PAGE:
Speaking of economy, the Aquino Government has been harping this 7% growth in GDP for the longest time now, but it has not even trickled down to the most downtrodden in society (the Pantawid Pamilyang Pilipino Program should not even count because it is an outright bribe for future votes for the Liberal Party). In the same vein, will Torre de Manila’s completion benefit its construction workers for the long term? The answer is a confident no.

And since I mentioned Laudato si’, this encyclical of Pope Francisco could have never been so timely because DMCI perfectly fits in its scathing statements against consumerism, about the “relentless exploitation and destruction of the environment” (its Semirara Island project), “apathy” (its arrogant insistence of continuing Torre de Manila), “the reckless pursuit of profits” (violating existing heritage laws in exchange for big moolah), “excessive faith in technology” (fast-tracking the completion of the building inspite of NCCA’s cease and desist order), and “political shortsightedness” (former Manila Mayor Alfredo Lim and/or current Manila Mayor Joseph Estrada allowing its construction in the first place).

What will this nation become of one day? A nation of malls and condominiums?

As aptly stated by Senator Pía Cayetano: “It is high time that we, as a people, take the protection of our history, culture and heritage more seriously as these make up the intangible ideals that bind us as Filipinos and define our national identity.”

It should be remembered that the Turkish government was able to demolish the multi-million Onalti Dokuz buildings because they were rising right behind the minarets of picturesque Süleymaniye Mosque, a major tourist attraction. So what is stopping us from doing the same: apathy, greed, or both? Just tear down Terror de Manila already. It will be the perfect birthday gift for the National Hero.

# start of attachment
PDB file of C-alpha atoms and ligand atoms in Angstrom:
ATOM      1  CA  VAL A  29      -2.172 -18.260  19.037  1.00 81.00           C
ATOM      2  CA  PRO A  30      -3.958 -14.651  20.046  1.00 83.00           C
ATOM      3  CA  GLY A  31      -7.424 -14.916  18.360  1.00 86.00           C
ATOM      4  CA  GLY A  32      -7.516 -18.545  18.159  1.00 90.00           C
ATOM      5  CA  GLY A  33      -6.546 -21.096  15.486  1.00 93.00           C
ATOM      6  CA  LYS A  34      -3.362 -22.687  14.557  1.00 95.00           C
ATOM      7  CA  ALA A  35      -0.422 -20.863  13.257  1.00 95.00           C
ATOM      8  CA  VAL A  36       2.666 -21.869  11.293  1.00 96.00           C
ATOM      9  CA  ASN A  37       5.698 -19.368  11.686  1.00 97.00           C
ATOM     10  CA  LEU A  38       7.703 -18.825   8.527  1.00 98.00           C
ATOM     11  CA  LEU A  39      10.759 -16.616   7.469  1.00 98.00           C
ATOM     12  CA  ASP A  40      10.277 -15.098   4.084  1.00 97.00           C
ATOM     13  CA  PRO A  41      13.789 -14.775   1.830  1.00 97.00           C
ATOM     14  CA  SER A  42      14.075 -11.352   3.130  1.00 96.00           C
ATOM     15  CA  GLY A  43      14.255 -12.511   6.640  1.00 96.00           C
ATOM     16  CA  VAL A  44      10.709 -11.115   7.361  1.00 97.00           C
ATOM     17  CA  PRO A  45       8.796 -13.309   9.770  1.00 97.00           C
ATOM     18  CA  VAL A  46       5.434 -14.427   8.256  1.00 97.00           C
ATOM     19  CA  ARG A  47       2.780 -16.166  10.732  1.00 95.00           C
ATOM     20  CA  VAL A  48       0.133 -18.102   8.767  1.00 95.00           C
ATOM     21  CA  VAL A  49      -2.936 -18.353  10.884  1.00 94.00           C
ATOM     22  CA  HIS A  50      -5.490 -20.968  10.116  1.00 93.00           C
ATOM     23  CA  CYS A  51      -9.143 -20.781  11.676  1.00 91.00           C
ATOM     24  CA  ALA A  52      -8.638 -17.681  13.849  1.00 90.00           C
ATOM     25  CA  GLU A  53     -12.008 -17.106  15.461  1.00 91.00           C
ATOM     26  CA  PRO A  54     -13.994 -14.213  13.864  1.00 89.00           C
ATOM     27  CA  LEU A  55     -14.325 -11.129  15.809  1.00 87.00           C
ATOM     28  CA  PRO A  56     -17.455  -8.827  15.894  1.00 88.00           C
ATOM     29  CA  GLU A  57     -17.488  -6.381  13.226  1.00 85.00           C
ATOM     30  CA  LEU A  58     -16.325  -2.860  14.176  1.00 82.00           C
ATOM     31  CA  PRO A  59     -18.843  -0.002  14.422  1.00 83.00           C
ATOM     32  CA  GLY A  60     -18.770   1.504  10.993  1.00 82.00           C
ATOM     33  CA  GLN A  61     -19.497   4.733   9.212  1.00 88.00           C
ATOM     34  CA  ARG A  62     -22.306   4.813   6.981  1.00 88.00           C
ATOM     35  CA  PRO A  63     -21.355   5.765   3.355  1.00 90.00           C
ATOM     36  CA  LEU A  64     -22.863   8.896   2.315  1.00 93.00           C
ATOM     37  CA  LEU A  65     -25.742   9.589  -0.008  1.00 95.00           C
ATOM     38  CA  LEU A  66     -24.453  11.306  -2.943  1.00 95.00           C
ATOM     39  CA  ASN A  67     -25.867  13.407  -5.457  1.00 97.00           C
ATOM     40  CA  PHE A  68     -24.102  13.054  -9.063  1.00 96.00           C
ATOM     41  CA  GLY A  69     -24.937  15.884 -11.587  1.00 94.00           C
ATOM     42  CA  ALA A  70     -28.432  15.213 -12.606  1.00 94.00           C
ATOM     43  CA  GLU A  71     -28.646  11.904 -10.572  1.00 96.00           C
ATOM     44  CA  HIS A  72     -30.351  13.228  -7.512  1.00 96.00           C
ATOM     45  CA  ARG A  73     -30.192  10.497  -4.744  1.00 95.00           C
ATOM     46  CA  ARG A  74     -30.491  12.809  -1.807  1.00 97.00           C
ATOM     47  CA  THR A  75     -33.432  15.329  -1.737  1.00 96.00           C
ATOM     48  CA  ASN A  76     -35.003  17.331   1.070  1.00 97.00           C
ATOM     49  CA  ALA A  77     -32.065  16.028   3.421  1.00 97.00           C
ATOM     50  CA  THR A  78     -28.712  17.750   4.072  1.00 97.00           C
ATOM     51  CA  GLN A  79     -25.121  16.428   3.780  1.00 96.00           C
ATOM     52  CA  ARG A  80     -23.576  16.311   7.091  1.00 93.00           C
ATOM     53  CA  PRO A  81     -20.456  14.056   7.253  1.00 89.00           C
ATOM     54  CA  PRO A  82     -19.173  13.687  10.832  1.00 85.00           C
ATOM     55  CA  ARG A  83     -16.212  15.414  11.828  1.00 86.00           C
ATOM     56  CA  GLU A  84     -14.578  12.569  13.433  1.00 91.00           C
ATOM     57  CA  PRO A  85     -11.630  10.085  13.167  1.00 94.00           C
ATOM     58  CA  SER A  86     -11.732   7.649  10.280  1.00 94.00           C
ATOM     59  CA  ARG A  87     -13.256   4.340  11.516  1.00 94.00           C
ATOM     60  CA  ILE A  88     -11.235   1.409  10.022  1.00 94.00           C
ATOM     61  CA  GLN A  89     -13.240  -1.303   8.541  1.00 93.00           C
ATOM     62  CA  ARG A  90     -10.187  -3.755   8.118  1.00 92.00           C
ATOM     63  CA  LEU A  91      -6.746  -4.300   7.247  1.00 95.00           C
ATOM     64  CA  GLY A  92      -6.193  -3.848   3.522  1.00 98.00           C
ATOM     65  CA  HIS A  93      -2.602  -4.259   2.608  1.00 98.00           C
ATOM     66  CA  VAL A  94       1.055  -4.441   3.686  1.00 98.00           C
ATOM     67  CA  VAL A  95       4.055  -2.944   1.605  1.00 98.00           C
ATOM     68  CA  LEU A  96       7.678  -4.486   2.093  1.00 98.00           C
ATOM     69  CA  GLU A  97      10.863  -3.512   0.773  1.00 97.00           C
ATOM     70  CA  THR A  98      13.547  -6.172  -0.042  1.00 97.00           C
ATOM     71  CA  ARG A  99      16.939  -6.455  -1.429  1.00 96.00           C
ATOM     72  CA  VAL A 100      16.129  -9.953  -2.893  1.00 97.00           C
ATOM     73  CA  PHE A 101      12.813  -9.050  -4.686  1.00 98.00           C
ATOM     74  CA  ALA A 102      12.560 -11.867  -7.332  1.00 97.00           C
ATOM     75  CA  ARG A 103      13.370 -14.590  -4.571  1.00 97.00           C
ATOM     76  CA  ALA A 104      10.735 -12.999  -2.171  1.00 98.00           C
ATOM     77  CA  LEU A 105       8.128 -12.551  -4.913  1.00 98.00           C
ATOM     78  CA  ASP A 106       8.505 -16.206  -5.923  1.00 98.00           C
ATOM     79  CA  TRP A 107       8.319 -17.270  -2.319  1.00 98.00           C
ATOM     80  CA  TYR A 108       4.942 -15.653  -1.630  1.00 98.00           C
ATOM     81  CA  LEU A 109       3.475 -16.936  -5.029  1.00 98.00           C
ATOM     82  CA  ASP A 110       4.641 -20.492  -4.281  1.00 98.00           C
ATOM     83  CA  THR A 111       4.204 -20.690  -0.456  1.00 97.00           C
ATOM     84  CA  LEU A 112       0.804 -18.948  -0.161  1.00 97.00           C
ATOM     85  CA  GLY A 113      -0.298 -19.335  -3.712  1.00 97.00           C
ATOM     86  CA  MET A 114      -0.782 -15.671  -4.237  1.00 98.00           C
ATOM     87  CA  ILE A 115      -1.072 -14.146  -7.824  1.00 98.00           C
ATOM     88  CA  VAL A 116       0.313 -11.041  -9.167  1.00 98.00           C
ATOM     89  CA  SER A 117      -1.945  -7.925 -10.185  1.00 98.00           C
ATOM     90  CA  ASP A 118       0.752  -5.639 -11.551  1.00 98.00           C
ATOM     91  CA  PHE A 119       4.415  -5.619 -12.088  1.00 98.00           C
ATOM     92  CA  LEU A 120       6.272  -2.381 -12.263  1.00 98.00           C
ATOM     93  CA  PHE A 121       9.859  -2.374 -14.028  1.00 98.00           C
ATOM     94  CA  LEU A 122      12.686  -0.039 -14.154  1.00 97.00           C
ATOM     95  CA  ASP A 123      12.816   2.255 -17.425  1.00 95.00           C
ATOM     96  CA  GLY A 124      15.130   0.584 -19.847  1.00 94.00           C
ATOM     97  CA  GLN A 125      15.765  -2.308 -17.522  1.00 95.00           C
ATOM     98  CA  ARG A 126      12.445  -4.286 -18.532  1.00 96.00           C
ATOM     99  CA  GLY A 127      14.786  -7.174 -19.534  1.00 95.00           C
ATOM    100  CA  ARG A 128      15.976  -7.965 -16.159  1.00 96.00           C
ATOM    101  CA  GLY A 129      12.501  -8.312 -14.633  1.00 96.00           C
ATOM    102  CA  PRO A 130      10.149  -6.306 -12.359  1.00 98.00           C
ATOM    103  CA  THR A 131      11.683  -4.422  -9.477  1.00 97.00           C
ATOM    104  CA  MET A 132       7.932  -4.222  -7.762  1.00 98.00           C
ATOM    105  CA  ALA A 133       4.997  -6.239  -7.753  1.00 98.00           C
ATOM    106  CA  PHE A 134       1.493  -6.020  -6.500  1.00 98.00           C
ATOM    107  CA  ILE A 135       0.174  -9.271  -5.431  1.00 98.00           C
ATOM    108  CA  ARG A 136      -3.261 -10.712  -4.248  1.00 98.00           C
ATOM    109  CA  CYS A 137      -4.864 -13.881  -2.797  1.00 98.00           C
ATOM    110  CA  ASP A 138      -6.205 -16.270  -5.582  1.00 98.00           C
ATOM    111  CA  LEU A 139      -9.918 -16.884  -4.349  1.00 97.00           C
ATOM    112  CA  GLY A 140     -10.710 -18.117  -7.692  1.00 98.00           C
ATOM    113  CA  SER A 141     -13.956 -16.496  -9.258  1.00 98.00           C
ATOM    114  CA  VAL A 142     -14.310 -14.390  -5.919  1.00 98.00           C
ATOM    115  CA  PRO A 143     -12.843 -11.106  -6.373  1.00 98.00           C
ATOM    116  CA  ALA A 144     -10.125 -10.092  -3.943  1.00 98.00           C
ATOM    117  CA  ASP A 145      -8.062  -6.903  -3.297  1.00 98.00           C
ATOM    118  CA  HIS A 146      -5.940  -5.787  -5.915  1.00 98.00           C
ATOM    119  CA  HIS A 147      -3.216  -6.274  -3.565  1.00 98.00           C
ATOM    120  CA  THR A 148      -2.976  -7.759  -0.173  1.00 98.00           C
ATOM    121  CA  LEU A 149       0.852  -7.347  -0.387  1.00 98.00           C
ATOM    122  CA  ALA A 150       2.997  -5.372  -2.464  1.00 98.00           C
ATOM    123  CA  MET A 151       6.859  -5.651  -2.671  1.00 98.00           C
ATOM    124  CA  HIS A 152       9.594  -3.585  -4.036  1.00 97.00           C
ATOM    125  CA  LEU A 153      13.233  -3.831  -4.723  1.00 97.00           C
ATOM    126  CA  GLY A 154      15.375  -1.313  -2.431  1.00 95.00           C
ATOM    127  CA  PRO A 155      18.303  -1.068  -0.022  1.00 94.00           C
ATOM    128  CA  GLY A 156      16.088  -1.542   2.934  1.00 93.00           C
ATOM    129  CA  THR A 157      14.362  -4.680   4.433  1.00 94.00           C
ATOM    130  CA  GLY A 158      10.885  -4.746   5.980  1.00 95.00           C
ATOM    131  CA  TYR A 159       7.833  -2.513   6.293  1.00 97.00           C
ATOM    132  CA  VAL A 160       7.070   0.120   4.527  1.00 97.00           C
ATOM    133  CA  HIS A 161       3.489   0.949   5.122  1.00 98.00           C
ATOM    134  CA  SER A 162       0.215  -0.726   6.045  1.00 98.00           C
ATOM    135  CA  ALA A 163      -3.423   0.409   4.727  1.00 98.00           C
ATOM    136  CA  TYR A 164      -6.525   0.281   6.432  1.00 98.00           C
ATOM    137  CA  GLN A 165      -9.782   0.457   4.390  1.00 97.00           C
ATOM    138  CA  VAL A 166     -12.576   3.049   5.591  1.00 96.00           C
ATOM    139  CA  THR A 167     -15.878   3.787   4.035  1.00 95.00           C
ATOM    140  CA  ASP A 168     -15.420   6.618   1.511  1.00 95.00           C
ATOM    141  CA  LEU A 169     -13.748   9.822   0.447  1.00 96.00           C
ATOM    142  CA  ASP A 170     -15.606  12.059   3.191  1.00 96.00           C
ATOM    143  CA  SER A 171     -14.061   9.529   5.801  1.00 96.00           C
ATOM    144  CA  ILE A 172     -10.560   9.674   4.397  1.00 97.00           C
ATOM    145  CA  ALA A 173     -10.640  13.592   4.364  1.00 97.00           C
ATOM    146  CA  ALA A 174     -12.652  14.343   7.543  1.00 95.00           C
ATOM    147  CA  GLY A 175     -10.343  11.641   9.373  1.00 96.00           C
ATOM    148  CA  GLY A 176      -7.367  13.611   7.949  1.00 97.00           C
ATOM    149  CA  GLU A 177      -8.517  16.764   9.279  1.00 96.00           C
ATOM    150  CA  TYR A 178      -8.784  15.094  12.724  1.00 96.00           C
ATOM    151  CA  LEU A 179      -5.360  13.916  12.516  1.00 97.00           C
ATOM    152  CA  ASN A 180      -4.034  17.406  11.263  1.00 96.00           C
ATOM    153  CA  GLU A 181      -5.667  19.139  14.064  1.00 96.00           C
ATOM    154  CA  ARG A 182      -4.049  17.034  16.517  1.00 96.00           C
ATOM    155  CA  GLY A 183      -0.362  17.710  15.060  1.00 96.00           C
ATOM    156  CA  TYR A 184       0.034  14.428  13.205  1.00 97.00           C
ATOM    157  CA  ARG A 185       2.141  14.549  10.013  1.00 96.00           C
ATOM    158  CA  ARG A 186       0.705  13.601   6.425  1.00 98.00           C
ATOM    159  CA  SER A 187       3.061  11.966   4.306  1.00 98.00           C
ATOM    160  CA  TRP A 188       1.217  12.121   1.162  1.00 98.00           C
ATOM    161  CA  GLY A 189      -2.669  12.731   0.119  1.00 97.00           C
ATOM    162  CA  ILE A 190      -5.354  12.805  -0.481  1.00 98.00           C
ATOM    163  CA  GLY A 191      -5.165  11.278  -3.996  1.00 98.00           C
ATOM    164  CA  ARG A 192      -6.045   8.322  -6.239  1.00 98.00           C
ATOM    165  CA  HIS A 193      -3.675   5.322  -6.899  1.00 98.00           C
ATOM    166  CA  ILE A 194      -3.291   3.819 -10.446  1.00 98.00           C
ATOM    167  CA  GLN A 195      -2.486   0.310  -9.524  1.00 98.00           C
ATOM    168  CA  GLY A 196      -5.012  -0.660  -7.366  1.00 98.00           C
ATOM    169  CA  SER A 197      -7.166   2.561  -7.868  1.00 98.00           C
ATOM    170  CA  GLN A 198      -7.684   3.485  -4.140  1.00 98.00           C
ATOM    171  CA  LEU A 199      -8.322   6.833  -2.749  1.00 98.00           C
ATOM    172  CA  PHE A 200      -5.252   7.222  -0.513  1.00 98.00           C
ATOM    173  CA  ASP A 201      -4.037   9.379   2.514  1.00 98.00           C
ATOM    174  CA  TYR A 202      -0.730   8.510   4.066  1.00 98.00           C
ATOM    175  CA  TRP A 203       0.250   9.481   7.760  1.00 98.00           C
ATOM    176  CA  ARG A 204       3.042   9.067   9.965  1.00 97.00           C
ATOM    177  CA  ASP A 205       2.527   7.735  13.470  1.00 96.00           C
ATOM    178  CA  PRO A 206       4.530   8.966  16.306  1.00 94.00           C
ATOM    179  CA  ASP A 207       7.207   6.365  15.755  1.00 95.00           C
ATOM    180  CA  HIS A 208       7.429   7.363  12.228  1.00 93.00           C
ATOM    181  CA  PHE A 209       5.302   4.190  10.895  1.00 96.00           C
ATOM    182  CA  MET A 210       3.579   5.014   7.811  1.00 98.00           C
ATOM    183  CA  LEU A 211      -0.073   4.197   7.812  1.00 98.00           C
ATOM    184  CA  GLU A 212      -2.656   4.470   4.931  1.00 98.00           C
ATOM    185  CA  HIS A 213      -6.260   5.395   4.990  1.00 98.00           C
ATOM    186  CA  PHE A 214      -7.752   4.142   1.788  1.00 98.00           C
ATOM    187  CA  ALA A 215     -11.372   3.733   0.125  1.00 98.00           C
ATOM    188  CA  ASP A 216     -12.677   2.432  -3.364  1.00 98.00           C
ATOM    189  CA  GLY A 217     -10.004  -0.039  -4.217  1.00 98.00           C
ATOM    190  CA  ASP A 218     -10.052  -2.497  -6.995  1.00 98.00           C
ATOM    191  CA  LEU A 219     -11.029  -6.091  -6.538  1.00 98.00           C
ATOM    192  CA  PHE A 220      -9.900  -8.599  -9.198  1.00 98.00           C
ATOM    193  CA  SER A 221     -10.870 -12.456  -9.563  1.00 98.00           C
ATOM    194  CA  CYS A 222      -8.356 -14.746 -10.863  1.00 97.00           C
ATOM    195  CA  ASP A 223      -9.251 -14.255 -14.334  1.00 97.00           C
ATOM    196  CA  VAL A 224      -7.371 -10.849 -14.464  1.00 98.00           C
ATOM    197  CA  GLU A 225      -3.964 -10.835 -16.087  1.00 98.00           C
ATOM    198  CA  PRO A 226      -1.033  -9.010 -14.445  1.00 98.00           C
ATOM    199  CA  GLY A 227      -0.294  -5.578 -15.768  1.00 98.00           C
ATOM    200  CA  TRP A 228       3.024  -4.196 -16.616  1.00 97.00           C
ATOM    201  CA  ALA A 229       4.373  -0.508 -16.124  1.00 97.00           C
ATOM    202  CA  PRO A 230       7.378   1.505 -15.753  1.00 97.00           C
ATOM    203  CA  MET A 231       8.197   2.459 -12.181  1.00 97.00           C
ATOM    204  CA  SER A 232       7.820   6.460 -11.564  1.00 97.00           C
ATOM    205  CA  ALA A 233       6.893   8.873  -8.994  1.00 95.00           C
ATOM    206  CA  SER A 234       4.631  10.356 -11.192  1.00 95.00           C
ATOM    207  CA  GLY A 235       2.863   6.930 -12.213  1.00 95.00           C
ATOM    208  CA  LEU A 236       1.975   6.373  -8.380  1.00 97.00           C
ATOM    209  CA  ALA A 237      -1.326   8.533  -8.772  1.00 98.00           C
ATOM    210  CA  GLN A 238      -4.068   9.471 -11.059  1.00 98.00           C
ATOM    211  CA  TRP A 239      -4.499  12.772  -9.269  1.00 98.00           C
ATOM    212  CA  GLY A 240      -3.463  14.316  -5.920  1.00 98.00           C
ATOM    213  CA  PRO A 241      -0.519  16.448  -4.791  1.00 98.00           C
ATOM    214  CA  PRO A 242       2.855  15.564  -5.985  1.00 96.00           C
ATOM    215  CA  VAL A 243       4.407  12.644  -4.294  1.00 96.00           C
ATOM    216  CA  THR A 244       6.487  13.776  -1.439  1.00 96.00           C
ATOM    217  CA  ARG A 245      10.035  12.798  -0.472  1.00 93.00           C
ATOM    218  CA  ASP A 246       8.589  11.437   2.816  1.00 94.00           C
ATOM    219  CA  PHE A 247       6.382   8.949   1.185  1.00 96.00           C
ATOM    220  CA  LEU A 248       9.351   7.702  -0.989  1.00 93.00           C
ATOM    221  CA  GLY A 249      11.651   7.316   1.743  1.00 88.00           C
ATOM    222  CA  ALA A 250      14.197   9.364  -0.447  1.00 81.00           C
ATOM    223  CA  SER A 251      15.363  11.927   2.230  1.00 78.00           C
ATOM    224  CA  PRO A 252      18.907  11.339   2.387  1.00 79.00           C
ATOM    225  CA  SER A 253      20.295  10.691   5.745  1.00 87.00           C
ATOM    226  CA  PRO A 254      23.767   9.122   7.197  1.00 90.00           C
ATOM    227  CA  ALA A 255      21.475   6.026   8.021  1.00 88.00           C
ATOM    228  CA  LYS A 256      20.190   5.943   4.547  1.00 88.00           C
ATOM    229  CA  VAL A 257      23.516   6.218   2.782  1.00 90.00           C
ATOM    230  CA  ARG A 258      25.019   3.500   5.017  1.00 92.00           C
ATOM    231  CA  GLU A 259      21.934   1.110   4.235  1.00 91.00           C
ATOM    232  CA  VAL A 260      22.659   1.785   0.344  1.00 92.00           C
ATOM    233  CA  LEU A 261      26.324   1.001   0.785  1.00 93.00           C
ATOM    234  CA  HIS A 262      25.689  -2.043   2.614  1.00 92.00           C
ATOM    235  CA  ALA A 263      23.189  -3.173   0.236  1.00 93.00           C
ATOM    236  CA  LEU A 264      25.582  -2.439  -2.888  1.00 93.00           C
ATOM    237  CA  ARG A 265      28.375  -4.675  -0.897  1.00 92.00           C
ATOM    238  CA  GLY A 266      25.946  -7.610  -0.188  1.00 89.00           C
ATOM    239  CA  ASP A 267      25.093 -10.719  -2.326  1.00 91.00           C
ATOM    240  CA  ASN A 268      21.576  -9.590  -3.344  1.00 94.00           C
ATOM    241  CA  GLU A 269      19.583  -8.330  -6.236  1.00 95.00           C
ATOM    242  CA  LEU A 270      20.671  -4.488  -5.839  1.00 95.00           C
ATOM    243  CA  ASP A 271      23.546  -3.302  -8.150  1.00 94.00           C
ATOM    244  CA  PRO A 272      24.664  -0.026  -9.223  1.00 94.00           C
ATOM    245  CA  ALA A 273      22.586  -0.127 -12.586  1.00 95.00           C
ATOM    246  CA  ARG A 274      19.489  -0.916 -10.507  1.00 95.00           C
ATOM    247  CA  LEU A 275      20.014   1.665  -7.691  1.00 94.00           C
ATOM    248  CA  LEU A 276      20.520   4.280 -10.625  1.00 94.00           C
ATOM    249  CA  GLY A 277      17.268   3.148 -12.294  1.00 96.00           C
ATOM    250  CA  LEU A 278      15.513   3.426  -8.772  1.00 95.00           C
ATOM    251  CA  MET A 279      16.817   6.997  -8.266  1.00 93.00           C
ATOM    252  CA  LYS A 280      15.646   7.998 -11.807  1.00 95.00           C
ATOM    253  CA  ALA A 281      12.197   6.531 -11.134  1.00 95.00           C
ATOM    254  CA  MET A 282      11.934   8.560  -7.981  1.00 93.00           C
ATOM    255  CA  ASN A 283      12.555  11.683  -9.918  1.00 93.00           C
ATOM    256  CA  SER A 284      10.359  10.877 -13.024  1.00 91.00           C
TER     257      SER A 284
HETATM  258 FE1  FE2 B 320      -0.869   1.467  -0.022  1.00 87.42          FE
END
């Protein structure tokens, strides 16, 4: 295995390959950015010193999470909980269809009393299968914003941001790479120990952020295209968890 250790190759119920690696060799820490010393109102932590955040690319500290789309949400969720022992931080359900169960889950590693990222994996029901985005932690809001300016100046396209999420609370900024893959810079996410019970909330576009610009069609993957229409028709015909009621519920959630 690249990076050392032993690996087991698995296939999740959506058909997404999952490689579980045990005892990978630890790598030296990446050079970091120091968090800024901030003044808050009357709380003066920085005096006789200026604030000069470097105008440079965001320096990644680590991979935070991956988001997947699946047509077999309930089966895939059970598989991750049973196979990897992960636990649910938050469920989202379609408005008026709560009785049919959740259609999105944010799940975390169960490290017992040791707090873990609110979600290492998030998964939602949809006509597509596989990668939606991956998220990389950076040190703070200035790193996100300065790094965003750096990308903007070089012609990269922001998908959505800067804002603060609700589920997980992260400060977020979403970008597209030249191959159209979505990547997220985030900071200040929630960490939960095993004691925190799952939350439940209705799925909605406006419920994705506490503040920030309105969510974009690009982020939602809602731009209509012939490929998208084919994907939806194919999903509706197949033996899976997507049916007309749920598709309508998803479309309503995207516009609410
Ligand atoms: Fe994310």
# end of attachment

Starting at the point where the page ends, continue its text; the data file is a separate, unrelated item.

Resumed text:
Pío Andrade, Jr.: the scientific historian! (podcast)

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Few people today remember Pío Andrade, Jr.; he created quite a stir among the intelligentsia back in the late 1980s when he published his book unmasking the true character of revered statesman Carlos P. Rómulo. Shortly after that, he replaced popular historian Ambeth Ocampo as the Philippine Daily Inquirer’s resident history columnist when the latter entered the cloister.

During that brief stint with the Inquirer, Andrade was attacking various historical personages left and right, dead or alive. Unlike Ocampo, the columns he wrote were not simply trivial and informative but combative as well, for Andrade was a nationalist and a fearsome hispanista. This concerned a friend of his, a well-known official from the Film Archives of the Philippines, who had warned him to tone down his fighting stance as it might endanger his career, if not his safety (this was told to me by fellow history blogger Arnaldo Arnáiz). But it was too late. The fearsome historian since then has become a marked man: marked to become forever marginalized.